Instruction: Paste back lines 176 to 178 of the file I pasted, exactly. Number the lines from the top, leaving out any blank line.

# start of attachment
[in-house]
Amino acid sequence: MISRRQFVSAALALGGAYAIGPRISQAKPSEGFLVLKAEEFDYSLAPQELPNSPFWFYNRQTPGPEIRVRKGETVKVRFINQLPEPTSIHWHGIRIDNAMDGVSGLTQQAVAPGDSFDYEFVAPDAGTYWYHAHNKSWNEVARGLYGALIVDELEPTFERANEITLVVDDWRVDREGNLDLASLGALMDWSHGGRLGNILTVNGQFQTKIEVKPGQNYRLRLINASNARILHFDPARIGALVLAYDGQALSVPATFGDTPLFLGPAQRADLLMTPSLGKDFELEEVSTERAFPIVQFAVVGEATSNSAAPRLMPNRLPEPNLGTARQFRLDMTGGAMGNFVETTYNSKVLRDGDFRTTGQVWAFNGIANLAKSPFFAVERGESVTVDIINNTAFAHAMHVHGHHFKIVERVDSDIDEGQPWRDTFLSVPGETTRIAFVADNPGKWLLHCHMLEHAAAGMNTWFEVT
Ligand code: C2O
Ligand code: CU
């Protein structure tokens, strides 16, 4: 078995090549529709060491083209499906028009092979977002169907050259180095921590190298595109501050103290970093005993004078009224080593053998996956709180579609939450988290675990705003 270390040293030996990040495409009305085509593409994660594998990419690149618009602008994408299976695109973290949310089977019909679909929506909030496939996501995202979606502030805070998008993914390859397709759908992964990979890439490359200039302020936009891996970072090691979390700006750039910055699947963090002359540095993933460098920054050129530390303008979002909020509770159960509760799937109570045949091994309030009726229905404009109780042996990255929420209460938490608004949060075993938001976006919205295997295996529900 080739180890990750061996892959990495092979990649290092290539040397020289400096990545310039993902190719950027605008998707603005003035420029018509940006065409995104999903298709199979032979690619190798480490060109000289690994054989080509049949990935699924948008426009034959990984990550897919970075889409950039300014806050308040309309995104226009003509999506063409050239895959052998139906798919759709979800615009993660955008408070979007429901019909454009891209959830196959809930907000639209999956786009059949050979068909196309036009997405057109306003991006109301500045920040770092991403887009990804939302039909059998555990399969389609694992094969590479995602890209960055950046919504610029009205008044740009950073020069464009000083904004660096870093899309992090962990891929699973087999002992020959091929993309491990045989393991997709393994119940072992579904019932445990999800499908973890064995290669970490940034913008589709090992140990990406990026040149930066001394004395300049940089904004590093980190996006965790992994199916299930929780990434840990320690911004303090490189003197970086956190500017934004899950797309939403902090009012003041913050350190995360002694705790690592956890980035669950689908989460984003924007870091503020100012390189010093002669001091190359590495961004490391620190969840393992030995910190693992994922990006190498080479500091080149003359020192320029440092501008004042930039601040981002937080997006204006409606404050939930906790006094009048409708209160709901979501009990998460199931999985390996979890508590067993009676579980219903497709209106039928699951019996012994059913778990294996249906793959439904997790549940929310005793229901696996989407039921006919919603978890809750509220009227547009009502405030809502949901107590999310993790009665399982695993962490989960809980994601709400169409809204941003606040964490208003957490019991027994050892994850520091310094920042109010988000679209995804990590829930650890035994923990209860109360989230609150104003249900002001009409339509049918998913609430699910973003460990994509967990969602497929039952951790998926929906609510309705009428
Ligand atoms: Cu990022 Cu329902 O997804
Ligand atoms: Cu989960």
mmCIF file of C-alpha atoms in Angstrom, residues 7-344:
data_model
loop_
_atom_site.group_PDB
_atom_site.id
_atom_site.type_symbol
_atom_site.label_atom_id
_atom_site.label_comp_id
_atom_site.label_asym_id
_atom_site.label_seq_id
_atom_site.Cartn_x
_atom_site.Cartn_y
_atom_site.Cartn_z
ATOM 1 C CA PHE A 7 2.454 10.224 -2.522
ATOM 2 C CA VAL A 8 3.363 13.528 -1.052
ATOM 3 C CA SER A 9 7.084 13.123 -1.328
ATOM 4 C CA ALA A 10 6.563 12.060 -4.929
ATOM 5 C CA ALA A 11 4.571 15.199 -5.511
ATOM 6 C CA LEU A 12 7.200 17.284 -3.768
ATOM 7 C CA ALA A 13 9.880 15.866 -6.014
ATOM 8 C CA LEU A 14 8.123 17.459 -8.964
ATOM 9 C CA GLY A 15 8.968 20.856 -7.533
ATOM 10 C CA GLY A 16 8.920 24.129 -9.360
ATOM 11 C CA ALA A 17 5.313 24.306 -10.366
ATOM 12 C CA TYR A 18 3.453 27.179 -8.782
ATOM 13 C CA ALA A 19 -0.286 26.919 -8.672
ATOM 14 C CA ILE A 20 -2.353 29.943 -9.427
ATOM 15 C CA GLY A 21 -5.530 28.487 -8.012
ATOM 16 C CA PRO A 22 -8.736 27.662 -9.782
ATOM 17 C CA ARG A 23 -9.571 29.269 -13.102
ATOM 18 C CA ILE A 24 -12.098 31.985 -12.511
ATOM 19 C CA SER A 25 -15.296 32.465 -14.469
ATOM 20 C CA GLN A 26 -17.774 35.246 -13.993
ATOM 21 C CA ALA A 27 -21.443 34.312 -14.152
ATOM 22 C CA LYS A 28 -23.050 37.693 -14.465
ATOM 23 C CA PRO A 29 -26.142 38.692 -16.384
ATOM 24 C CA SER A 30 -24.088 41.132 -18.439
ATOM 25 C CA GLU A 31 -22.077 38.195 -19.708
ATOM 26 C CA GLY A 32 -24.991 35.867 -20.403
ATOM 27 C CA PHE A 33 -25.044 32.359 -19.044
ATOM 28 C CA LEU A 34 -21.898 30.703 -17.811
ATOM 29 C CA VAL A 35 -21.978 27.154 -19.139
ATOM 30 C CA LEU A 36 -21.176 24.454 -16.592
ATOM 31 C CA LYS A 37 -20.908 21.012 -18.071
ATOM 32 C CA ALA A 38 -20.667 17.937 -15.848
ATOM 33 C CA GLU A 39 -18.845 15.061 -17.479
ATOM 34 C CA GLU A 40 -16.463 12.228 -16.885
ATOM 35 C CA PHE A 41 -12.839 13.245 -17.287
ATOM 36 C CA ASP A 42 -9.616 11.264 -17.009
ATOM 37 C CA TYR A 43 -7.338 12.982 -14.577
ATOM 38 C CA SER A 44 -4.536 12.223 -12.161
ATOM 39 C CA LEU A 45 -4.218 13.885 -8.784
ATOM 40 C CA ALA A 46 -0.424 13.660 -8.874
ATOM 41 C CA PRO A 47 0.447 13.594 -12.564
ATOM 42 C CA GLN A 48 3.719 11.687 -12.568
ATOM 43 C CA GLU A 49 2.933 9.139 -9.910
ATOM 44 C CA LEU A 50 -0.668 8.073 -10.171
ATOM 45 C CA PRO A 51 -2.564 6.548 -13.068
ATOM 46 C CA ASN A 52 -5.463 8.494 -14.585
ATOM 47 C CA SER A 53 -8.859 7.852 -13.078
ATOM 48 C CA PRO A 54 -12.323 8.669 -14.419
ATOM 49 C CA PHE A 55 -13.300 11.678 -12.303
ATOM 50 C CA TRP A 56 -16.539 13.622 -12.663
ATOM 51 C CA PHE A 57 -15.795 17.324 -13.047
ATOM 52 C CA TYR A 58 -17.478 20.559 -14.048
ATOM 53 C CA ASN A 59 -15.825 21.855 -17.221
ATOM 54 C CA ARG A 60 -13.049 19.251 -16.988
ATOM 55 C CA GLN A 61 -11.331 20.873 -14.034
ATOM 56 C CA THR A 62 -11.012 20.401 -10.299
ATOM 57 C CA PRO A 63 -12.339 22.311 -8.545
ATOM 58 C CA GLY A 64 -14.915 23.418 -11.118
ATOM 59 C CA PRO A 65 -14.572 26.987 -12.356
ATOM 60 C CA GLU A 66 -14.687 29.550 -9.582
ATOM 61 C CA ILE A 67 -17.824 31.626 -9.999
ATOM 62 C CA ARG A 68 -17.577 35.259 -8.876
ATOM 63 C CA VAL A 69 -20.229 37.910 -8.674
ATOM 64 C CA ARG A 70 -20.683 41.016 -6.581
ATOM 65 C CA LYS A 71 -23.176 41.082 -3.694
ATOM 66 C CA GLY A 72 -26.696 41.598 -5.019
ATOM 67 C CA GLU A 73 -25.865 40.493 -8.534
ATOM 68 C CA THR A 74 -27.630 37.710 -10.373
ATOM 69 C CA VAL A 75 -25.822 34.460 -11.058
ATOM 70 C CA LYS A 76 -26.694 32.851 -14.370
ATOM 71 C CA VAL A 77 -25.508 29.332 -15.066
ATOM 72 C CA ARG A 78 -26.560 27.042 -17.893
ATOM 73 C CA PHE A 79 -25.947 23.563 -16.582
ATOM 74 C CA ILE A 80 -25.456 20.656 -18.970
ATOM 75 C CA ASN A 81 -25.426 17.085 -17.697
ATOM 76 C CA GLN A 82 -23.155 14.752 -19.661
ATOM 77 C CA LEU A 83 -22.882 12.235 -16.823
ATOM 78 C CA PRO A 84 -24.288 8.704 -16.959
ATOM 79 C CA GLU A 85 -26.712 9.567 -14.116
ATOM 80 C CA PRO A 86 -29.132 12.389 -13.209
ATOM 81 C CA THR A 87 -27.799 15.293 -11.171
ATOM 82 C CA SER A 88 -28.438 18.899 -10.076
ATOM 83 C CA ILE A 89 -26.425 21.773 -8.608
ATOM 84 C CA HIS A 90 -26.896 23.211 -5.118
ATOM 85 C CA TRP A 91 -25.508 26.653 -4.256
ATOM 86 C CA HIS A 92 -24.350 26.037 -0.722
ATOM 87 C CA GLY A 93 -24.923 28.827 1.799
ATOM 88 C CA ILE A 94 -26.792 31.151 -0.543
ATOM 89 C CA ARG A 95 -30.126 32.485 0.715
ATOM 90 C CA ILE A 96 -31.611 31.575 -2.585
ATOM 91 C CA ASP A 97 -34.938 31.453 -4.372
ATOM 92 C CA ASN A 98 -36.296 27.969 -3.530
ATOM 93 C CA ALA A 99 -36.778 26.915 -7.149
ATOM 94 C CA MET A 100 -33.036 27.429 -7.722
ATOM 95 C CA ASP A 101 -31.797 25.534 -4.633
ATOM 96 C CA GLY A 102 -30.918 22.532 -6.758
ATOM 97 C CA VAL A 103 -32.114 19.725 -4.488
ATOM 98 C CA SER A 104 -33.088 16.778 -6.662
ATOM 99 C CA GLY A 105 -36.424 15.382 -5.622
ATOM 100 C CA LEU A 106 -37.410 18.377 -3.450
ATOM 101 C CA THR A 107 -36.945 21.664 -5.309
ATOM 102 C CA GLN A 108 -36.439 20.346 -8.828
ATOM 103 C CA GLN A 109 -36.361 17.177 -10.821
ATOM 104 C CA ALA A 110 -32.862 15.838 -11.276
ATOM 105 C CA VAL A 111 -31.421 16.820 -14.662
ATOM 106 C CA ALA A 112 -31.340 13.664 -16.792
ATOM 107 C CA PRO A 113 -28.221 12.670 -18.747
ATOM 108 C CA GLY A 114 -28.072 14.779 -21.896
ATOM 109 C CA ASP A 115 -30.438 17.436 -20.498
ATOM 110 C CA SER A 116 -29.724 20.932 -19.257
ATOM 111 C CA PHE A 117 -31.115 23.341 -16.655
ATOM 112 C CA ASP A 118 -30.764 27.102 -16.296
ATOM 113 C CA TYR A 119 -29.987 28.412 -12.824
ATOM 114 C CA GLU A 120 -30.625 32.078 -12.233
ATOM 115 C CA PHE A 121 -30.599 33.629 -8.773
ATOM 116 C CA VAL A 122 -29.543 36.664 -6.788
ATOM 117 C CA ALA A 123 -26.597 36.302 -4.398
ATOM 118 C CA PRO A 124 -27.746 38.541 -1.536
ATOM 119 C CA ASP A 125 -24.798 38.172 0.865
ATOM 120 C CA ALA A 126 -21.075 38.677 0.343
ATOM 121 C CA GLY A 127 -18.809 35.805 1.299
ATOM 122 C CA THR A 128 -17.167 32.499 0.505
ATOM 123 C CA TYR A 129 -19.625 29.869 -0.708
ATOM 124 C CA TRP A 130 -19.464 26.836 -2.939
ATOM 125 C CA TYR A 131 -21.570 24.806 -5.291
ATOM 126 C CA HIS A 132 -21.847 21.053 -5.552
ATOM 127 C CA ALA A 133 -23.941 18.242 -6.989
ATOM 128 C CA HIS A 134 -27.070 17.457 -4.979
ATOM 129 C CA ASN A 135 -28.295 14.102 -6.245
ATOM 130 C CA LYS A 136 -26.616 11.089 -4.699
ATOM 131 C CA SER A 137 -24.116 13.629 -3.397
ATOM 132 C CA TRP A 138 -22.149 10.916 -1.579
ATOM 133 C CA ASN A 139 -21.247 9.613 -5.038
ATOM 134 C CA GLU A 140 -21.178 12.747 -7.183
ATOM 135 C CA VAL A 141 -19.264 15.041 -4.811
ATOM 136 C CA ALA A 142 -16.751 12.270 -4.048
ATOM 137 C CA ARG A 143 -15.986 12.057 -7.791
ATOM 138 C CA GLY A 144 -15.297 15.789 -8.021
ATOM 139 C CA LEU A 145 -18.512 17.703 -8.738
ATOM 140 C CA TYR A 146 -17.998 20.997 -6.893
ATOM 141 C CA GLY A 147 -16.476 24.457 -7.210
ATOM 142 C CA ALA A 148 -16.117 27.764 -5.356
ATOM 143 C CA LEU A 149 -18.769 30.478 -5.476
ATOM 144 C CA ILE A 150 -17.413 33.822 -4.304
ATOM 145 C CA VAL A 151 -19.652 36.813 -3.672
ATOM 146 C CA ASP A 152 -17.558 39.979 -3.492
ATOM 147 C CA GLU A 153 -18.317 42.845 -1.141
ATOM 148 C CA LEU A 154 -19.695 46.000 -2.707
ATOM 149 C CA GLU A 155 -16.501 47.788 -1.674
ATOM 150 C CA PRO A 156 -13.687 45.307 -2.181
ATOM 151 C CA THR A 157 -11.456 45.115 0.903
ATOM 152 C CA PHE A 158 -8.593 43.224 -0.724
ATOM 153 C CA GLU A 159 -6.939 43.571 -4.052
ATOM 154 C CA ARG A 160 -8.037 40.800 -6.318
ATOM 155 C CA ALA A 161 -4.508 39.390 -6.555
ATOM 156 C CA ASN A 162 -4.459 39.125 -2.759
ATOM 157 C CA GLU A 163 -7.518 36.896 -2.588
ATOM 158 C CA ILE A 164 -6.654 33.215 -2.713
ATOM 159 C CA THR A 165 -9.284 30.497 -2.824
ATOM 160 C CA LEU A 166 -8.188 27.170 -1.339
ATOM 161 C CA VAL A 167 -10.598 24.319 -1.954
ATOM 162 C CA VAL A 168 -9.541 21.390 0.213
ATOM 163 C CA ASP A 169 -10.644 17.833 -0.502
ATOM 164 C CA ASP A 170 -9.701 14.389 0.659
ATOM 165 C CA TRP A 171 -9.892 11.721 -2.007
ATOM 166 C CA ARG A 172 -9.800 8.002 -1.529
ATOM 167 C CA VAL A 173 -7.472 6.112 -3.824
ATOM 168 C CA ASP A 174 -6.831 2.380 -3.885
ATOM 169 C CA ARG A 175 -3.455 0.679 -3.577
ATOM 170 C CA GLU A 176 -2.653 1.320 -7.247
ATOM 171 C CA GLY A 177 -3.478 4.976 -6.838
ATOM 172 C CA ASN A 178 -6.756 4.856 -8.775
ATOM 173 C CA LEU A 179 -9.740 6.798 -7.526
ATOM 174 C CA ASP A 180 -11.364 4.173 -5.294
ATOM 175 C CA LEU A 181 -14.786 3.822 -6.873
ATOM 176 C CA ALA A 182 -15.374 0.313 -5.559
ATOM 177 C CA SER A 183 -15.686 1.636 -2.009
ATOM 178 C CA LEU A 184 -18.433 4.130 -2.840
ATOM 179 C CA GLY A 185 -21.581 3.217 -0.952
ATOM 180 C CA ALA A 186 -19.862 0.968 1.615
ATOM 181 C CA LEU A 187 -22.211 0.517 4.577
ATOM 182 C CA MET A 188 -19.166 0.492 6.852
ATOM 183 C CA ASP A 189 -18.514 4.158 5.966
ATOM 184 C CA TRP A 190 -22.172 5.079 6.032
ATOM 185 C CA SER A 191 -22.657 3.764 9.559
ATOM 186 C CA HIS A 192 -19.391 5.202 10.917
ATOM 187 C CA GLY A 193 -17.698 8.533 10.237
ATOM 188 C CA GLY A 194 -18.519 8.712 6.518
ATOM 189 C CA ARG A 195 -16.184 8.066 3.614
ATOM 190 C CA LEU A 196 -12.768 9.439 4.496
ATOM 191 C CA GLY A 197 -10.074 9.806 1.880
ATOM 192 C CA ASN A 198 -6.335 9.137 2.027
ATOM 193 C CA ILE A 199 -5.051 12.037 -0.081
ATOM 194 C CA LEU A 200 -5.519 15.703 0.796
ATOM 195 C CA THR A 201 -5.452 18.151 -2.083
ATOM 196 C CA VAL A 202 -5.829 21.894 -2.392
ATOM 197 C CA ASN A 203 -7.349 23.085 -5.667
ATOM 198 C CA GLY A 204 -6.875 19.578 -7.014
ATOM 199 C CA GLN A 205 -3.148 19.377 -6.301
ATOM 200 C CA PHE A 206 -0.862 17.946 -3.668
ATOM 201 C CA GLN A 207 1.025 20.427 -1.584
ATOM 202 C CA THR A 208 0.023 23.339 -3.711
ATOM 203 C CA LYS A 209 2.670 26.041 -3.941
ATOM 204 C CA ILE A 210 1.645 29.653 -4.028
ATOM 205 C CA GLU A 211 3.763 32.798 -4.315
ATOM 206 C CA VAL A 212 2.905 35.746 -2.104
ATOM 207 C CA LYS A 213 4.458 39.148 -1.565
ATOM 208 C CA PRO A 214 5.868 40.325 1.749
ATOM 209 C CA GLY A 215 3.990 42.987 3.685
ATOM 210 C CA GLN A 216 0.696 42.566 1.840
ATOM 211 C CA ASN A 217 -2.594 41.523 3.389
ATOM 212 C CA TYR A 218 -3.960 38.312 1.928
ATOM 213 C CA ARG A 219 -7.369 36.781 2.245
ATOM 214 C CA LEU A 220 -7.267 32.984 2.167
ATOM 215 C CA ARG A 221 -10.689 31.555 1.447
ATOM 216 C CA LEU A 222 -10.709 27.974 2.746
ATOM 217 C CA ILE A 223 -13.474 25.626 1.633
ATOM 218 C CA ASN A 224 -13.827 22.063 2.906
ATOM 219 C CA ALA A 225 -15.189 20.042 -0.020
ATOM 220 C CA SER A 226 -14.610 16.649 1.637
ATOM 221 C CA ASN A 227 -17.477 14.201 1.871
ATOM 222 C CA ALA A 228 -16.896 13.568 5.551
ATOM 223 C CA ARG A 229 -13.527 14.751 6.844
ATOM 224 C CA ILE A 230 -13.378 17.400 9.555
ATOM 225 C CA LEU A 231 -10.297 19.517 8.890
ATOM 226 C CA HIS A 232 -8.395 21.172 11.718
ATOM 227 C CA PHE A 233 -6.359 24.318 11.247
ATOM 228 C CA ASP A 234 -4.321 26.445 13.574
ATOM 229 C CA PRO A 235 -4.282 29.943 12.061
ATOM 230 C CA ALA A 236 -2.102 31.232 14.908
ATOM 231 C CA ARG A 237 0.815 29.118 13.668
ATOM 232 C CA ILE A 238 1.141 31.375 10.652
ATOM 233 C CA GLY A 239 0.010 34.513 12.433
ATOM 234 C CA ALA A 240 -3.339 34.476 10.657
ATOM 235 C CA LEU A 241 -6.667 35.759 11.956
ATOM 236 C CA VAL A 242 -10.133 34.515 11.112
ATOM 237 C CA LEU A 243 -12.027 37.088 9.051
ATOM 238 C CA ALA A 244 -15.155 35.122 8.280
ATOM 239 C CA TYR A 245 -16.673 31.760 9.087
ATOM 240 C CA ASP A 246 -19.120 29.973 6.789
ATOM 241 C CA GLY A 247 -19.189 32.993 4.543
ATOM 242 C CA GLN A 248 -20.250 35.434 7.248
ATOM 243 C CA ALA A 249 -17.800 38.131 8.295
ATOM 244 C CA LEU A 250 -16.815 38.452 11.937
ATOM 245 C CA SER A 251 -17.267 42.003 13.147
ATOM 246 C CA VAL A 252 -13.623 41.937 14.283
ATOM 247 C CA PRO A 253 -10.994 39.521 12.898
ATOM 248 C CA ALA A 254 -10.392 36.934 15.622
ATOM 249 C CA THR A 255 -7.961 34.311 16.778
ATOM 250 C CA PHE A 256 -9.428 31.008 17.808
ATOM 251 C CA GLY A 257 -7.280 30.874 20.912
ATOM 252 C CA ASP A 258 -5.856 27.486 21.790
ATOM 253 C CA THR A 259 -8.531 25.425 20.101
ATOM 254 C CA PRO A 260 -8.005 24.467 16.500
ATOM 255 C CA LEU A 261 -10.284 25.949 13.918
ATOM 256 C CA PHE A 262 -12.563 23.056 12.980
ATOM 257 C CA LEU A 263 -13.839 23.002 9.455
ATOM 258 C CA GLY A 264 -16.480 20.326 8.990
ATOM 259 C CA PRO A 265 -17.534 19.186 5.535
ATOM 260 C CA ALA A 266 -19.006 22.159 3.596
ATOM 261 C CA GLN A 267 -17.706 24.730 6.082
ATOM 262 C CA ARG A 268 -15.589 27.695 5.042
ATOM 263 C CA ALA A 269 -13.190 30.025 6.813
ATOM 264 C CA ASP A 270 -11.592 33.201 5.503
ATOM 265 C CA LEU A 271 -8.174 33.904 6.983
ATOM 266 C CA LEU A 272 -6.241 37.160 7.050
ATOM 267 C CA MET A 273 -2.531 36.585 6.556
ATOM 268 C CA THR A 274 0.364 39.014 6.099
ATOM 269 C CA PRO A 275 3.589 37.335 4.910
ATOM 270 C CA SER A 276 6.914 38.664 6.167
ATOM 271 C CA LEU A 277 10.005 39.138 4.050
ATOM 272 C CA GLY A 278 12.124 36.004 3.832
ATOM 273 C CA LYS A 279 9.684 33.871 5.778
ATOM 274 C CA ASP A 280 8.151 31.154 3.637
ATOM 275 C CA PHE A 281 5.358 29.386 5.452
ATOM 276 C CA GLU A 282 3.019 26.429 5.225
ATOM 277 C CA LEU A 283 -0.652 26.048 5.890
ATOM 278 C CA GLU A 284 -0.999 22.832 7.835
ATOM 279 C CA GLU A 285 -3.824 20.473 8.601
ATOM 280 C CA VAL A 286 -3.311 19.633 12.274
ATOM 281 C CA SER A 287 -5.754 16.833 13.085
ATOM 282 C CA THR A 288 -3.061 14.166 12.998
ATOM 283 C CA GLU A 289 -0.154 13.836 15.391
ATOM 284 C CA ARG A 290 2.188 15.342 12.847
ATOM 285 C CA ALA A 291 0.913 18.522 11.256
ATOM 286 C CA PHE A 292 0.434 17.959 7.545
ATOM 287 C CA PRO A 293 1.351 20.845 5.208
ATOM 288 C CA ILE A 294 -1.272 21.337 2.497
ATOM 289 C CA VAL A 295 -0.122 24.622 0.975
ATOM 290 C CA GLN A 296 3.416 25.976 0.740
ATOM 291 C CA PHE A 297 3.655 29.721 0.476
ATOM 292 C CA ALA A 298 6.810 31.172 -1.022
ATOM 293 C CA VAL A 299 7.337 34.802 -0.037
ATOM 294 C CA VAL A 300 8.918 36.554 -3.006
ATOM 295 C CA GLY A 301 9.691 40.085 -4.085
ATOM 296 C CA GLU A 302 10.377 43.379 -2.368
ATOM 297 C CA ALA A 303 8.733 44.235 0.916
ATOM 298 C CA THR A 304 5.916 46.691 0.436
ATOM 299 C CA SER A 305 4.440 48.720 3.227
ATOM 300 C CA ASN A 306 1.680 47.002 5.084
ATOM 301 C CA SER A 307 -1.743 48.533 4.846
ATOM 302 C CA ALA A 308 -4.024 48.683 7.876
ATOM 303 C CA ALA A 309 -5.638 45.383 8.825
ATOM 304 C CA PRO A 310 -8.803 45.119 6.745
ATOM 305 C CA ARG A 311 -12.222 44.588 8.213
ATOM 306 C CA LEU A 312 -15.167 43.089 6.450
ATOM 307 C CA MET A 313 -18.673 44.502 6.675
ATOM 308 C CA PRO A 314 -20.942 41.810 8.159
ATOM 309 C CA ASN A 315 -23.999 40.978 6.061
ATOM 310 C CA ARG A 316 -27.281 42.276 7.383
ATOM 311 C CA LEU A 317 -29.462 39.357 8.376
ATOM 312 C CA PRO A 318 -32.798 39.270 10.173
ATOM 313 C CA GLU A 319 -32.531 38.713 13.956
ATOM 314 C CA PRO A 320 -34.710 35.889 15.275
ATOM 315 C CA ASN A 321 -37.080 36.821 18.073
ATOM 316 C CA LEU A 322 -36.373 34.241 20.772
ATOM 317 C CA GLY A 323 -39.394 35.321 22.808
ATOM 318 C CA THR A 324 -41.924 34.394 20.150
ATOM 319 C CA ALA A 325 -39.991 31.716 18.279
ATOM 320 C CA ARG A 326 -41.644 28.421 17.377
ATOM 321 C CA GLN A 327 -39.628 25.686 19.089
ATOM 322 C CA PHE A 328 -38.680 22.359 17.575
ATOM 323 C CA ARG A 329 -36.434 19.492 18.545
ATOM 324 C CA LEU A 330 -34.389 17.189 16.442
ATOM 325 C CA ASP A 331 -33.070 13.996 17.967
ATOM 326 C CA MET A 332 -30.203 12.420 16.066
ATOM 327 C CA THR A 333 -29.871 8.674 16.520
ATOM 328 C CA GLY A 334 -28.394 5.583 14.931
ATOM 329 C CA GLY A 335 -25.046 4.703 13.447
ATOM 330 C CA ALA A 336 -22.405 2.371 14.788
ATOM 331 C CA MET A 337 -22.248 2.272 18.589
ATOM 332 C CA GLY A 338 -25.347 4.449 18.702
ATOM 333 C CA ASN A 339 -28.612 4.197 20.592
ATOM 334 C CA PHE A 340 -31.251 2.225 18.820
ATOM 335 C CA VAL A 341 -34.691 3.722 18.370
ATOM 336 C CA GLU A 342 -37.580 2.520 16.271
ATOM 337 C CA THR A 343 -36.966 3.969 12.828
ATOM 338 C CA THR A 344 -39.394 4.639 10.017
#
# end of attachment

ATOM 156 C CA ASN A 162 -4.459 39.125 -2.759
ATOM 157 C CA GLU A 163 -7.518 36.896 -2.588
ATOM 158 C CA ILE A 164 -6.654 33.215 -2.713